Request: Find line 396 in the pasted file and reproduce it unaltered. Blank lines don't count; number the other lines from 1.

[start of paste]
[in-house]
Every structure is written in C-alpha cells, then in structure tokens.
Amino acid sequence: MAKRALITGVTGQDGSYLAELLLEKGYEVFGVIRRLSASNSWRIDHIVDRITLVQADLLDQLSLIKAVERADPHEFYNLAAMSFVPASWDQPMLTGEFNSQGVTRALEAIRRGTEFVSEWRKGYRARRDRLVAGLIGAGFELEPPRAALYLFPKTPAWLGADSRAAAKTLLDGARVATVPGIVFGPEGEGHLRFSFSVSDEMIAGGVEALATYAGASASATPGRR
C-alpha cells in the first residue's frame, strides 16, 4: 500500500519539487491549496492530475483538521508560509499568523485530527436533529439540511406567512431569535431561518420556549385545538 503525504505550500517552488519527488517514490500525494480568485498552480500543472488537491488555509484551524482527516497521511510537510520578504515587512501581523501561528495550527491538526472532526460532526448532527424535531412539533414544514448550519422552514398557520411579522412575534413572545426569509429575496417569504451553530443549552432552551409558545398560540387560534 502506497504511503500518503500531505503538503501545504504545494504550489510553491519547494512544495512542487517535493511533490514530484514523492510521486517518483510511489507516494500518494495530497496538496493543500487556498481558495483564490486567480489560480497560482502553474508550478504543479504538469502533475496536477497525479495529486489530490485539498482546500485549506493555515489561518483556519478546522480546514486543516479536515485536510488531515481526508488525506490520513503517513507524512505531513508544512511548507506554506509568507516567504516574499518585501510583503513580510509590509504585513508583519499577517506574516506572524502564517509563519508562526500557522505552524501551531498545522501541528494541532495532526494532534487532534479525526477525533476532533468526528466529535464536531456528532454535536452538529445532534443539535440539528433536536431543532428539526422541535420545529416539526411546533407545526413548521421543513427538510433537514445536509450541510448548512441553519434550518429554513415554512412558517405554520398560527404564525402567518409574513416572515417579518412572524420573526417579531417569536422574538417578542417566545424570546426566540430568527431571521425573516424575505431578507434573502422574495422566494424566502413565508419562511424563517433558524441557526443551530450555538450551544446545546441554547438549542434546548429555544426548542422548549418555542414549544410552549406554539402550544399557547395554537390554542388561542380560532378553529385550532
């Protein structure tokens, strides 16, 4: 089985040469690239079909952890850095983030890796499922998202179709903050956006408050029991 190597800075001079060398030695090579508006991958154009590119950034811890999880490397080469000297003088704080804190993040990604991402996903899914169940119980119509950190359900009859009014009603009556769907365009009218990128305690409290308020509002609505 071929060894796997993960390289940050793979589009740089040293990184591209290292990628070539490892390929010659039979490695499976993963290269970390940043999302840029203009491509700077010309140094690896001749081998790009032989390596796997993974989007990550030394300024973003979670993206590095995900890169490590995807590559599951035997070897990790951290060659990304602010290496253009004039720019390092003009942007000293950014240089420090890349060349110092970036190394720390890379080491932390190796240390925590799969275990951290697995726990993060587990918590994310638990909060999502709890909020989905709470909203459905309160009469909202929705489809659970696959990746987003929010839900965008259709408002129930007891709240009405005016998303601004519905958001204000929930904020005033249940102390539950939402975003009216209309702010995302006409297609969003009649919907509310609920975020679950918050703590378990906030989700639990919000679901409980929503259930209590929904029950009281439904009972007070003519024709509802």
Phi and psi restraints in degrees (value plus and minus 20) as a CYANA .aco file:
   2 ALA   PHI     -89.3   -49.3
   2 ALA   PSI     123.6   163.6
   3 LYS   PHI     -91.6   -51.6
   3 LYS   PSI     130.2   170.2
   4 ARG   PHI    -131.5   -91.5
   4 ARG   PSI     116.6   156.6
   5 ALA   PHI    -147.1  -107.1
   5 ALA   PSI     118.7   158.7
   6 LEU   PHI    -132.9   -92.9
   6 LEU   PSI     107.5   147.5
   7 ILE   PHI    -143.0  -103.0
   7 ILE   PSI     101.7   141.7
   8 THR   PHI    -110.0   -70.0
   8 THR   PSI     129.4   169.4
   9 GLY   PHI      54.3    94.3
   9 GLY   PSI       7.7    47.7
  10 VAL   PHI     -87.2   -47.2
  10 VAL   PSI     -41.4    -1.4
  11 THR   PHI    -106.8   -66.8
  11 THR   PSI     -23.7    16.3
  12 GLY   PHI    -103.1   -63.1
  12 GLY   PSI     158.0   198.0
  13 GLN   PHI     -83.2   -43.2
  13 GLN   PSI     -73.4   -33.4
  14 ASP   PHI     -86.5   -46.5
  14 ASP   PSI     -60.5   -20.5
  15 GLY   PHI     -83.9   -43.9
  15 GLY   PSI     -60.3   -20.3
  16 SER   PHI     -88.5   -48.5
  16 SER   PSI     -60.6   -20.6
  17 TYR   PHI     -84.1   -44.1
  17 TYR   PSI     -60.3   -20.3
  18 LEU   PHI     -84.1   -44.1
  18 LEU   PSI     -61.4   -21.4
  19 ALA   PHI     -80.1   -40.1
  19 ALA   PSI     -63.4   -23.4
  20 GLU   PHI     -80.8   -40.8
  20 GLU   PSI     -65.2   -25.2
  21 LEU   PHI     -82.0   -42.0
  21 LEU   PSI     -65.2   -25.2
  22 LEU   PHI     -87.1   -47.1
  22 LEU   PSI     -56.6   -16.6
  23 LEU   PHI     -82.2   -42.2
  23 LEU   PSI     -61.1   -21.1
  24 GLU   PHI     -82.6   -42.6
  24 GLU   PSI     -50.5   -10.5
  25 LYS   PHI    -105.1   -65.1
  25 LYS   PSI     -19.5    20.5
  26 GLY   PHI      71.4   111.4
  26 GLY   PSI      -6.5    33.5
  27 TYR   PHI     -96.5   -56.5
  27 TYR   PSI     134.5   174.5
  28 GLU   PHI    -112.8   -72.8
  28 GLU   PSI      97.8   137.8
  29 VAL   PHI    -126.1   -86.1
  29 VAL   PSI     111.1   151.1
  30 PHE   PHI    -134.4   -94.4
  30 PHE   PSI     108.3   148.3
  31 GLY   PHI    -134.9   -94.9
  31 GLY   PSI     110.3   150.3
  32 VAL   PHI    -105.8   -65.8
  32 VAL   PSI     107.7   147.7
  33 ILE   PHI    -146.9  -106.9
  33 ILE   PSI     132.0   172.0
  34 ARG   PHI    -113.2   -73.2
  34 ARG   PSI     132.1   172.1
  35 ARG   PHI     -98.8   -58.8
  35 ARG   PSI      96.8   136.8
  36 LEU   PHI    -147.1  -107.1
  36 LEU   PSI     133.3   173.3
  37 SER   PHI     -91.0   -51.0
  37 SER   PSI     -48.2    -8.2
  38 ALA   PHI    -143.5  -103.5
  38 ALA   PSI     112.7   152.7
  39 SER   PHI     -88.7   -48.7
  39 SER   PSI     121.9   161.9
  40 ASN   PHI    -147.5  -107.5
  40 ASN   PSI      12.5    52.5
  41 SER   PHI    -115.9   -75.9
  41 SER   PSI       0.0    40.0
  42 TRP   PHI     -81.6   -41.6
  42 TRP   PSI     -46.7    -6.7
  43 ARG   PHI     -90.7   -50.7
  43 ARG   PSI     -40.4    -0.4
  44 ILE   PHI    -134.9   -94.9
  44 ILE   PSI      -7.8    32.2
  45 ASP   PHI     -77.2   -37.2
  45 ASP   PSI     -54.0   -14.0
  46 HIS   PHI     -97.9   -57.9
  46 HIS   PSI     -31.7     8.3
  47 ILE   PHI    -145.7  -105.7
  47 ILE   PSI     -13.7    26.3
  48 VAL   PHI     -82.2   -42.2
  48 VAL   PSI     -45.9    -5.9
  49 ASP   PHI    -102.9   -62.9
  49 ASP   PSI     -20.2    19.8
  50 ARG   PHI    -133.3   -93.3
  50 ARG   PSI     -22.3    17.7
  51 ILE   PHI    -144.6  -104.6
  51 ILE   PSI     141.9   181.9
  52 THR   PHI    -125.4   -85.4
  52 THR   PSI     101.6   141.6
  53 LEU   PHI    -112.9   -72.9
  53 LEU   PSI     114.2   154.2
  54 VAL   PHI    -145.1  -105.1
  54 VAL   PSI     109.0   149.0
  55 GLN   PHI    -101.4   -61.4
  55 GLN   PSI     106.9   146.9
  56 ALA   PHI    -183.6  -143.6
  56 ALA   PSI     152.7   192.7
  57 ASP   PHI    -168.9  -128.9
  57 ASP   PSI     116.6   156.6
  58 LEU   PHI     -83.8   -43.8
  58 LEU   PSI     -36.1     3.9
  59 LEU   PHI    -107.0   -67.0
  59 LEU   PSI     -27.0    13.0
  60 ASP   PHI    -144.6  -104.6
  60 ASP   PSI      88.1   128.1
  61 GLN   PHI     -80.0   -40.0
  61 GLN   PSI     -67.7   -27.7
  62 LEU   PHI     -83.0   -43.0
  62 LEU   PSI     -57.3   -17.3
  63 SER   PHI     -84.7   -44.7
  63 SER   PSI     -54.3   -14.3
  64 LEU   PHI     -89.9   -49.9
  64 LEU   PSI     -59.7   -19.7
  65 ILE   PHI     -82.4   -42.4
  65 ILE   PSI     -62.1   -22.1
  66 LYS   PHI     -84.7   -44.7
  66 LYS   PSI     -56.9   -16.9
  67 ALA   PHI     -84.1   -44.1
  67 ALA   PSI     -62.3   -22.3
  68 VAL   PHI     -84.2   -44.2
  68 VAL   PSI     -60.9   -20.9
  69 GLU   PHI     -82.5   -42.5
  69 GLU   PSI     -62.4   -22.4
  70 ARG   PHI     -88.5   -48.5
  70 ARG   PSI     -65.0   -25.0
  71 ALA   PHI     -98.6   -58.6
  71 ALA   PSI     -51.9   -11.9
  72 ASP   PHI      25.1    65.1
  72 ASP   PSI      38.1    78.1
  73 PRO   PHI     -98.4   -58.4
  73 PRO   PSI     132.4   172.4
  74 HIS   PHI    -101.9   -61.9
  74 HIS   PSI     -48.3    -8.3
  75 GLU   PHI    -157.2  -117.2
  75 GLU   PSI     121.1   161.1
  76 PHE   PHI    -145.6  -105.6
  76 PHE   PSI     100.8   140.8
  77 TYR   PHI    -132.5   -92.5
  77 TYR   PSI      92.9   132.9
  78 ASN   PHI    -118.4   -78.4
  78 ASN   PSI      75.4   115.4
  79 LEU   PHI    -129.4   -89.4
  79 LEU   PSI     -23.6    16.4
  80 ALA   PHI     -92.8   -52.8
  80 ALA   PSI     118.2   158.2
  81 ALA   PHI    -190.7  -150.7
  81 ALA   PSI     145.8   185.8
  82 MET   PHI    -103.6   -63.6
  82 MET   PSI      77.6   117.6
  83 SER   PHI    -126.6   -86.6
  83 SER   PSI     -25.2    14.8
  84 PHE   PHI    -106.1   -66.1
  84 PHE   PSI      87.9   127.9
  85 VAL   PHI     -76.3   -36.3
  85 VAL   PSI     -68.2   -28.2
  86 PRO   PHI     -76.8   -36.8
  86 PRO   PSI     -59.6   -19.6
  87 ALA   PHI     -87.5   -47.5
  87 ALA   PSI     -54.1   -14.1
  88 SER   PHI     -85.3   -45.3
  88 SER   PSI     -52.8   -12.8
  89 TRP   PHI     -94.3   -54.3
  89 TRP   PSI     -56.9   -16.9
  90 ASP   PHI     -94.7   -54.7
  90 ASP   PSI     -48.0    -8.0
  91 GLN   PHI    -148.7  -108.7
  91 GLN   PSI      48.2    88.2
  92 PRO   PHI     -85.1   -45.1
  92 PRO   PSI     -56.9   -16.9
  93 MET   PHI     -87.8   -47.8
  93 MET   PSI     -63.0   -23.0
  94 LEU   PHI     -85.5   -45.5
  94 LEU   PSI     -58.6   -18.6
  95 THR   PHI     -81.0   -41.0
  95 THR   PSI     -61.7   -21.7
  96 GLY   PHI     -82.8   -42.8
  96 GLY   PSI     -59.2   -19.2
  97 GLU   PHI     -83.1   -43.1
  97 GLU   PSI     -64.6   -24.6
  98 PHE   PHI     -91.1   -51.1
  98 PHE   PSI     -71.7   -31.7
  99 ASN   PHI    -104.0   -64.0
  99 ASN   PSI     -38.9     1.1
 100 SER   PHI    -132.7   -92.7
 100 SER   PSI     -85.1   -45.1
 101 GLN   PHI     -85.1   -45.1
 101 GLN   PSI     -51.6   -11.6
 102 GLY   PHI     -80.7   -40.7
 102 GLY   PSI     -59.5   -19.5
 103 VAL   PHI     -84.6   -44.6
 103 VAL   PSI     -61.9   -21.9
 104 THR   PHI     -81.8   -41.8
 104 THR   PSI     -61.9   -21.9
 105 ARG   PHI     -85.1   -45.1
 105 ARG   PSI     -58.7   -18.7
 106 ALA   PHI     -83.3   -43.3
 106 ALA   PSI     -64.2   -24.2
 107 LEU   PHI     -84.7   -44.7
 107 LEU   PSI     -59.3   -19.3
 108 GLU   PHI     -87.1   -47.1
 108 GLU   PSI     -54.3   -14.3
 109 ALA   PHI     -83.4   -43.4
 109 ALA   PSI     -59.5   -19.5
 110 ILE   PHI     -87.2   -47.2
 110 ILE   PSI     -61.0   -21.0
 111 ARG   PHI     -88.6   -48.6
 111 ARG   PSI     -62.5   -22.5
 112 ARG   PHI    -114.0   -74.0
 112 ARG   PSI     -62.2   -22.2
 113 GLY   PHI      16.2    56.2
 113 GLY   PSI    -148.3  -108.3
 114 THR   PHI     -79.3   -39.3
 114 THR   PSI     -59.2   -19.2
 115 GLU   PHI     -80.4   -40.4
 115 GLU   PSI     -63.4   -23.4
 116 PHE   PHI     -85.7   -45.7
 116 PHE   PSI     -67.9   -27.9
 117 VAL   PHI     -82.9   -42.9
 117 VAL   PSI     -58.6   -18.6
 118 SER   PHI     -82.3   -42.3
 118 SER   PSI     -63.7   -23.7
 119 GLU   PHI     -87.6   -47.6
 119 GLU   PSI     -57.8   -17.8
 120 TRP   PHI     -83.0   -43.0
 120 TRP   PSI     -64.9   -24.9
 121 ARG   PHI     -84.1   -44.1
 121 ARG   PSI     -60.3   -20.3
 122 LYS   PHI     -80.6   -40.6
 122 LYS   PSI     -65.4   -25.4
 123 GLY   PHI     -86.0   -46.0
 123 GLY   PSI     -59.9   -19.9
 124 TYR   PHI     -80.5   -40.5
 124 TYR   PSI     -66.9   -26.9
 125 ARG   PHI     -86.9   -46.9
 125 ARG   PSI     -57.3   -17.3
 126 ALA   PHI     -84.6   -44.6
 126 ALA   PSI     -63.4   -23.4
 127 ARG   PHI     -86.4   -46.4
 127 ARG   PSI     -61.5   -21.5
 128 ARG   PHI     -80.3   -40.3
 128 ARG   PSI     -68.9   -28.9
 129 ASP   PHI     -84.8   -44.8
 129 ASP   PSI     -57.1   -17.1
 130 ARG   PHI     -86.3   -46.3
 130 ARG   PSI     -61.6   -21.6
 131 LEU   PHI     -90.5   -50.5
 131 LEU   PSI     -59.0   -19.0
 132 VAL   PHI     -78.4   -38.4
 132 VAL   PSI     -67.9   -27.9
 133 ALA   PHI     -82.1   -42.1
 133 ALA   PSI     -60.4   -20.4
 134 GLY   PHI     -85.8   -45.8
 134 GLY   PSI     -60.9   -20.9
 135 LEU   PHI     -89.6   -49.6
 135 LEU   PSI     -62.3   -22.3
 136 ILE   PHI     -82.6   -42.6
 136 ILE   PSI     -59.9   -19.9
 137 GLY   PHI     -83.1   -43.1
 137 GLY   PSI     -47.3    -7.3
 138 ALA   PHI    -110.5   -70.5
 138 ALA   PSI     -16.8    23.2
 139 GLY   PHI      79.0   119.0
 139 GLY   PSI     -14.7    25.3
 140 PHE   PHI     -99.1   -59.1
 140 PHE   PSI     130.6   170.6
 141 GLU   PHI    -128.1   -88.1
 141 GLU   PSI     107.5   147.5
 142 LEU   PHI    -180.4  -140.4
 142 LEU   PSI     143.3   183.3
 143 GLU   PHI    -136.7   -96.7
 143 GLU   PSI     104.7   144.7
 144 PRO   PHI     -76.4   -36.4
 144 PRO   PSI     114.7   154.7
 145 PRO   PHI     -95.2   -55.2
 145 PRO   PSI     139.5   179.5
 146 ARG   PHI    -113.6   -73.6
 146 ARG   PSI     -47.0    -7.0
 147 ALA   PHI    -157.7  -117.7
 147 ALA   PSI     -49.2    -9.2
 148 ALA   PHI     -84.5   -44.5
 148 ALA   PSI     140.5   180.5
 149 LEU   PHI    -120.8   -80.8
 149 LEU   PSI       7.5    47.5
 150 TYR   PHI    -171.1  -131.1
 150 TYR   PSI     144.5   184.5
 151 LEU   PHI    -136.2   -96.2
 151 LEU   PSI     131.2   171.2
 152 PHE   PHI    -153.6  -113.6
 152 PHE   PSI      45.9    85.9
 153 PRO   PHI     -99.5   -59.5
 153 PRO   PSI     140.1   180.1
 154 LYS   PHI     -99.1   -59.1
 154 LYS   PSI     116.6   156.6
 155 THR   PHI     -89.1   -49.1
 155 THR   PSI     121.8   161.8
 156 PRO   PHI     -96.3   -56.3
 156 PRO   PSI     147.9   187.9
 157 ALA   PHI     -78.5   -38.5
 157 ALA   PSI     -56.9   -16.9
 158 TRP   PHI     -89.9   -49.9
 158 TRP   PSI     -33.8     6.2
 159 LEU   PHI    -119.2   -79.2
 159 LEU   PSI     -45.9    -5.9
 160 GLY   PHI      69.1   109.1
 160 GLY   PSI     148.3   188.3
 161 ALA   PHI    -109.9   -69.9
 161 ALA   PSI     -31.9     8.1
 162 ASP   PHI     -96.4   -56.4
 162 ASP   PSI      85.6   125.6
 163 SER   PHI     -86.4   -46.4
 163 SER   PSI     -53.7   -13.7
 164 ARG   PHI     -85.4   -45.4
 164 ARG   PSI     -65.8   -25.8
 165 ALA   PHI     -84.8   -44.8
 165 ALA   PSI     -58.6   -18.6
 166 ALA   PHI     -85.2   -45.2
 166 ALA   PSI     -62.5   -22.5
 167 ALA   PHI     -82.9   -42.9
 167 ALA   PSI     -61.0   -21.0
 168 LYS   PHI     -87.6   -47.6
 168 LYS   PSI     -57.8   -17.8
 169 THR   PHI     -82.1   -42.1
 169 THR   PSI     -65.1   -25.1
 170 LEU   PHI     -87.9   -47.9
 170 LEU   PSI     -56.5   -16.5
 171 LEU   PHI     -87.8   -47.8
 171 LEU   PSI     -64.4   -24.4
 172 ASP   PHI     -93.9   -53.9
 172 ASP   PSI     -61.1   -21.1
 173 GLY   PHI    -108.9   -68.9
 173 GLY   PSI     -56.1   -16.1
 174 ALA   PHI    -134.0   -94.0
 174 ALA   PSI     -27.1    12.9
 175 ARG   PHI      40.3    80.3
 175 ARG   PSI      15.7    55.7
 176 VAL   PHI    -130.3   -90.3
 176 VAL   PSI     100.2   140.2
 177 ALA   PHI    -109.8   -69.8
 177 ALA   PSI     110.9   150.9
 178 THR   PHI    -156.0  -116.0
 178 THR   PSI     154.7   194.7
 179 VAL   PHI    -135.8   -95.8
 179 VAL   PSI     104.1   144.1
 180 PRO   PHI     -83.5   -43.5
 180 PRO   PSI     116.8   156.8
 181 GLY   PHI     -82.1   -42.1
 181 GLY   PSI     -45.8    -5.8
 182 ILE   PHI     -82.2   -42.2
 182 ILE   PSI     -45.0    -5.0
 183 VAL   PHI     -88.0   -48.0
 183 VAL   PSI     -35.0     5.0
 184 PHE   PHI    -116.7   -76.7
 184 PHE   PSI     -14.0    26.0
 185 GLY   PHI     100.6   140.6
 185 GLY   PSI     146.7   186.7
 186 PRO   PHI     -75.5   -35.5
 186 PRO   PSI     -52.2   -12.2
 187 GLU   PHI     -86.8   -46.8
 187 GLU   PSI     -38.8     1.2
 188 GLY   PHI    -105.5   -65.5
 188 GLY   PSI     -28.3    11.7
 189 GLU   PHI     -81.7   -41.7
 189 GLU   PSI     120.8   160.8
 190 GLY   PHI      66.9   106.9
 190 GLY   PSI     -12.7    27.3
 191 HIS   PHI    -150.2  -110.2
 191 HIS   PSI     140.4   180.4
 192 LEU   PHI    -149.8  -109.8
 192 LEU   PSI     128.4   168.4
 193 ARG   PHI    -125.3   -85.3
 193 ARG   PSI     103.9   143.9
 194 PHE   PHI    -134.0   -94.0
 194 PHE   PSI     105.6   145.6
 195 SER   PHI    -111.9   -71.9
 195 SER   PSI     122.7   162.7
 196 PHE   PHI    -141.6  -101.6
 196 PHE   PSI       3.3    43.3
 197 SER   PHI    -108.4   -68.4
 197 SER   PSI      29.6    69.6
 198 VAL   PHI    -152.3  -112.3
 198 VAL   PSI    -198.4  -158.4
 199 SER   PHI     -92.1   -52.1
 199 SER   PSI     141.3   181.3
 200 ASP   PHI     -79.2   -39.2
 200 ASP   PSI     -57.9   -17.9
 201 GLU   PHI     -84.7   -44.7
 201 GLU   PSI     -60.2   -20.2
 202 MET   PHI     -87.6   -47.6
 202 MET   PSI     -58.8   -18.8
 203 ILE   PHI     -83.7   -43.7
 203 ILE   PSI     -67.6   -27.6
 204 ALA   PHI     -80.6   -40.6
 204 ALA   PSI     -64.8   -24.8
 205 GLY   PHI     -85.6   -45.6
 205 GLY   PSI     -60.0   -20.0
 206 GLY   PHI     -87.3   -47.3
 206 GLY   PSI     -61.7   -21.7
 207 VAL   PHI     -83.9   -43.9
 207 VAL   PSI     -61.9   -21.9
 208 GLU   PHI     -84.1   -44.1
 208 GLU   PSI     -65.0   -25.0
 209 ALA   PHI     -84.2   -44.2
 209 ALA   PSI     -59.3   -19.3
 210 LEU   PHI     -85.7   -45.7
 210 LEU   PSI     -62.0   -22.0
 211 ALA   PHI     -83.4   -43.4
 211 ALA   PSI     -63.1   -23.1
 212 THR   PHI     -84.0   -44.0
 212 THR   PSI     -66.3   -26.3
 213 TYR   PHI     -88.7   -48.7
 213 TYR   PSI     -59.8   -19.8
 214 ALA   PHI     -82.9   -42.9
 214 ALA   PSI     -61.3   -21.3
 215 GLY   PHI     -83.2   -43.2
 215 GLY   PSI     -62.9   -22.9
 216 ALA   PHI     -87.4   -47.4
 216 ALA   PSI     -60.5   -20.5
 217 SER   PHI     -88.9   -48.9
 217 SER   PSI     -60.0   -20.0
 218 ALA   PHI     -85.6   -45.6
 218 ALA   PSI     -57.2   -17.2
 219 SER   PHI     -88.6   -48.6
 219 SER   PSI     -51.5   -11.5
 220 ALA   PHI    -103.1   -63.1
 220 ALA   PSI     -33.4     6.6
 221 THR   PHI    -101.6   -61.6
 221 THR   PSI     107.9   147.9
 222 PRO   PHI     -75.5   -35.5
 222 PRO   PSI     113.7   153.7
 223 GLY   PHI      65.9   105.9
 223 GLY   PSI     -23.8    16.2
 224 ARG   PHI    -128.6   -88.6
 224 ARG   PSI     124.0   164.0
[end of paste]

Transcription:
 196 PHE   PSI       3.3    43.3